Open Access News

News from the open access movement

Tuesday, August 04, 2009

Lessons from the plagiarism beat

Erica Hendry, Students Reach Settlement in Turnitin Suit, Chronicle of Higher Education, August 3, 2009.  Excerpt:

A two-year battle over copyright infringement between four students and Turnitin, a commerical plagiarism-detection service, came to an apparent end last Friday in a settlement that prohibits either party from taking further legal action.

The high-school students first sued iParadigms, Turnitin's parent company, in 2007 for copyright infringement, saying the company took their papers against their will and then made a profit from them. The students' high schools required them to use the service, which scans papers for plagiarism and then adds them to its database, which students argued could easily be hacked.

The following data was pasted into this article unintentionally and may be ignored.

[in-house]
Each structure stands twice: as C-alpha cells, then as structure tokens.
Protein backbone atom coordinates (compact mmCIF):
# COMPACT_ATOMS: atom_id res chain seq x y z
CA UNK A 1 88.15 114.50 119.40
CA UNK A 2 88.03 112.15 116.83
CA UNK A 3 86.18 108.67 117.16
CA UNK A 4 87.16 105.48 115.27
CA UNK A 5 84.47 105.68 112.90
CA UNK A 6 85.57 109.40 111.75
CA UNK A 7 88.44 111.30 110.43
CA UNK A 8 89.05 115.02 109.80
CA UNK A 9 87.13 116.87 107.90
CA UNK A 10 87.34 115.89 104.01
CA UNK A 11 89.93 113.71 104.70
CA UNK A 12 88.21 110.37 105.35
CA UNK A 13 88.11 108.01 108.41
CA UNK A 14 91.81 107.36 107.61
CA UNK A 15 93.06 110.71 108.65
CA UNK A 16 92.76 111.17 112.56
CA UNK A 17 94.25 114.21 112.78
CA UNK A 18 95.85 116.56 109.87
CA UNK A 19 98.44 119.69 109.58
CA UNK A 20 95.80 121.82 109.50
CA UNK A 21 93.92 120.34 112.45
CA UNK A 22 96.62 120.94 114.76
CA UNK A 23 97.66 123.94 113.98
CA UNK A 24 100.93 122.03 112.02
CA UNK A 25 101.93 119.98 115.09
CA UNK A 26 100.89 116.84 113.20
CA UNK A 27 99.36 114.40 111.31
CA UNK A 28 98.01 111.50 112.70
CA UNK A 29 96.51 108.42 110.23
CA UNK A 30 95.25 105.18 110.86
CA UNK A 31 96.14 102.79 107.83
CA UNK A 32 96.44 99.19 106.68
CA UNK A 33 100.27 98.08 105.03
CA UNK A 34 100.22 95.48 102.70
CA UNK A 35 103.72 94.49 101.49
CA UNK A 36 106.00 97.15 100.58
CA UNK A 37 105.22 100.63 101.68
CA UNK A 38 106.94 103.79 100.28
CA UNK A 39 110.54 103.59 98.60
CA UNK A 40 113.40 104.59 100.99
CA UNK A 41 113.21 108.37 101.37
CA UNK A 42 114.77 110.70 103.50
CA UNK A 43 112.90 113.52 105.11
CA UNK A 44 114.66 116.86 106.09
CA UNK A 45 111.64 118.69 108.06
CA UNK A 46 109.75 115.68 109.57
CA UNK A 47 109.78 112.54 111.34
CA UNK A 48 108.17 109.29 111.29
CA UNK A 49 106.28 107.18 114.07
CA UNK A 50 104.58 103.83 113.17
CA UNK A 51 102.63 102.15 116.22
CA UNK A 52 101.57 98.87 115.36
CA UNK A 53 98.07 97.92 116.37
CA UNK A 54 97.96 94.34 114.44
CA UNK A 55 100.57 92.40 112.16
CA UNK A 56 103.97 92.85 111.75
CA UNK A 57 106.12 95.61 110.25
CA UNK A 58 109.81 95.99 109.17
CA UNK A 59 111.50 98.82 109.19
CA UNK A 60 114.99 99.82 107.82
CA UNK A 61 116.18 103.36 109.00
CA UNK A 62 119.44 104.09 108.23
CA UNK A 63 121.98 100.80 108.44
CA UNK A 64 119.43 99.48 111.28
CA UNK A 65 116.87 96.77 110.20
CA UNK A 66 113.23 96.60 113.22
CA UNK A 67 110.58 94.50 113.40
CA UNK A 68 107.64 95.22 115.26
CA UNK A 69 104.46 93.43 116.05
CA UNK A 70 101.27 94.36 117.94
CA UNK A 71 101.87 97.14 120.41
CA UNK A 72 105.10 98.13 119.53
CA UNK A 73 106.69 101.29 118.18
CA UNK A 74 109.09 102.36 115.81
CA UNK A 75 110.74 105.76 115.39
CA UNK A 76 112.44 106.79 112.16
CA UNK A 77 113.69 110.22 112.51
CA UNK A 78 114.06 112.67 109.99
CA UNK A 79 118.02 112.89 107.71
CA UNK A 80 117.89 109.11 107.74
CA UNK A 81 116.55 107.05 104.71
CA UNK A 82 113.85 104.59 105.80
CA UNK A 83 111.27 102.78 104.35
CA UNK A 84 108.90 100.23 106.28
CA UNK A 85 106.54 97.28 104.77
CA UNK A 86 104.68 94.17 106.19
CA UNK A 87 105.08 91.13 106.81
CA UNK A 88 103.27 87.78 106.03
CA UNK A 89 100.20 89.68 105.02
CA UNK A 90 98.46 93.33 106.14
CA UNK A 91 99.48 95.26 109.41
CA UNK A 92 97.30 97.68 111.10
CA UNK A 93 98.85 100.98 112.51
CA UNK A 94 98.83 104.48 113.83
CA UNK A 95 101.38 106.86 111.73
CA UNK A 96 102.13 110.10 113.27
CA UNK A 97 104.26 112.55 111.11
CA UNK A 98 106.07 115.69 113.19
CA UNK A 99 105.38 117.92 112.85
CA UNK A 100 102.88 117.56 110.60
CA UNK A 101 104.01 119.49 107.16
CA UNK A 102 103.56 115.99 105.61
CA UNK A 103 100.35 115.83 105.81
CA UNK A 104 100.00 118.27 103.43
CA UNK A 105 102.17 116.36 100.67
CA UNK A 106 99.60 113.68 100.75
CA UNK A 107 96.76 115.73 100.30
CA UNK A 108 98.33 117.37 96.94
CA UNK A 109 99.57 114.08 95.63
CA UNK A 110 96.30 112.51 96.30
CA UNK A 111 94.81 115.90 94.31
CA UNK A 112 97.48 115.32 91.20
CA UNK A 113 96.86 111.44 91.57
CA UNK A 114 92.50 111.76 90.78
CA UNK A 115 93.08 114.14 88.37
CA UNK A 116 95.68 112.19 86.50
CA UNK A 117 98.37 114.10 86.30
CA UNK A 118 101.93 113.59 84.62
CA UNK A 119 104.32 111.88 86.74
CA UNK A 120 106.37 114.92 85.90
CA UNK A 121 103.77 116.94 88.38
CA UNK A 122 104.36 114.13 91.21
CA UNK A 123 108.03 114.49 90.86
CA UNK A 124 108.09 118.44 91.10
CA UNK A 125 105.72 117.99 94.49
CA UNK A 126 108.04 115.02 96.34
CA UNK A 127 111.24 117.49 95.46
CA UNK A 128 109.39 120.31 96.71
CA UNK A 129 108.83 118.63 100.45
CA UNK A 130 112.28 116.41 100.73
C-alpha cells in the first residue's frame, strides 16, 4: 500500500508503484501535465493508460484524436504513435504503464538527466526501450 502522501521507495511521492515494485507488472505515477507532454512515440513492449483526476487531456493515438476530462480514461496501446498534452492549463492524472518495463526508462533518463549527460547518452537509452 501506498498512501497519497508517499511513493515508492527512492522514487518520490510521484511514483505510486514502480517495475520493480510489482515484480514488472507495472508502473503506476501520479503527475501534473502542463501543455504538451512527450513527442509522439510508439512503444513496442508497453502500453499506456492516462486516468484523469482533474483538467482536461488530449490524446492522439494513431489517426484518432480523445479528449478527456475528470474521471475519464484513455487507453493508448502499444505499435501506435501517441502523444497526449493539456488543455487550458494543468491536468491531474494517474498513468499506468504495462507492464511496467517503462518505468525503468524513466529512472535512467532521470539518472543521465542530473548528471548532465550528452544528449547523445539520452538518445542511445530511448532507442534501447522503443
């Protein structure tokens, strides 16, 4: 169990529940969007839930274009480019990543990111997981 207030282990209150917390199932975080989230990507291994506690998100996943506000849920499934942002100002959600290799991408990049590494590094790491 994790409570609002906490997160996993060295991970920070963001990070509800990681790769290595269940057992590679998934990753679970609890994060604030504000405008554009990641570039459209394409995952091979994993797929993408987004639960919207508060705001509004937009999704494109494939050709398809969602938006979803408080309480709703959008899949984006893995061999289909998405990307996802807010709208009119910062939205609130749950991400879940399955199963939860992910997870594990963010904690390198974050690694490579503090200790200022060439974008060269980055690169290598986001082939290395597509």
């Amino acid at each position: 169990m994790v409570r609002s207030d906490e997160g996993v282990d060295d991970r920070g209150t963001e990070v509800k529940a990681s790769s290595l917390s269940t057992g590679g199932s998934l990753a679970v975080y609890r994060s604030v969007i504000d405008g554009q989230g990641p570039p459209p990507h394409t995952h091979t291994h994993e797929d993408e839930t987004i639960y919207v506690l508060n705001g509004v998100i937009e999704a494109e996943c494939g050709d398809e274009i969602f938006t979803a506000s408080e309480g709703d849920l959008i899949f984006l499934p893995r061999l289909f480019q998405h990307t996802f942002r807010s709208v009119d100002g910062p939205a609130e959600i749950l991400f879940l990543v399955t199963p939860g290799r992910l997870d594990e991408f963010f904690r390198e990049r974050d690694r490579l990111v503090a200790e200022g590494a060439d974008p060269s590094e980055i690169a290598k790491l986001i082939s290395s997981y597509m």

But the students and their lawyers were handed two decisions against them -- first from the U.S. District Court in Alexandria, Va., in March 2008 and again this April from the U.S. Court of Appeals for the Fourth Circuit.

The Chronicle reported in March 2008 that the district-court judge said Turnitin's actions fell under fair use, ruling that the company “makes no use of any work’s particular expressive or creative content beyond the limited use of comparison with other works." He also said the new use “provides a substantial public benefit.” ...

Comment.  Under this standard for fair use, wouldn't Google have prevailed against the Authors Guild and Association of American Publishers, making the whole complicated and controversial Google book settlement unnecessary?

Update (8/5/09).  I'm pleased to say that Peter Jaszi, who knows copyright law better than most and far better than I, is also encouraged by the Turnitin decision.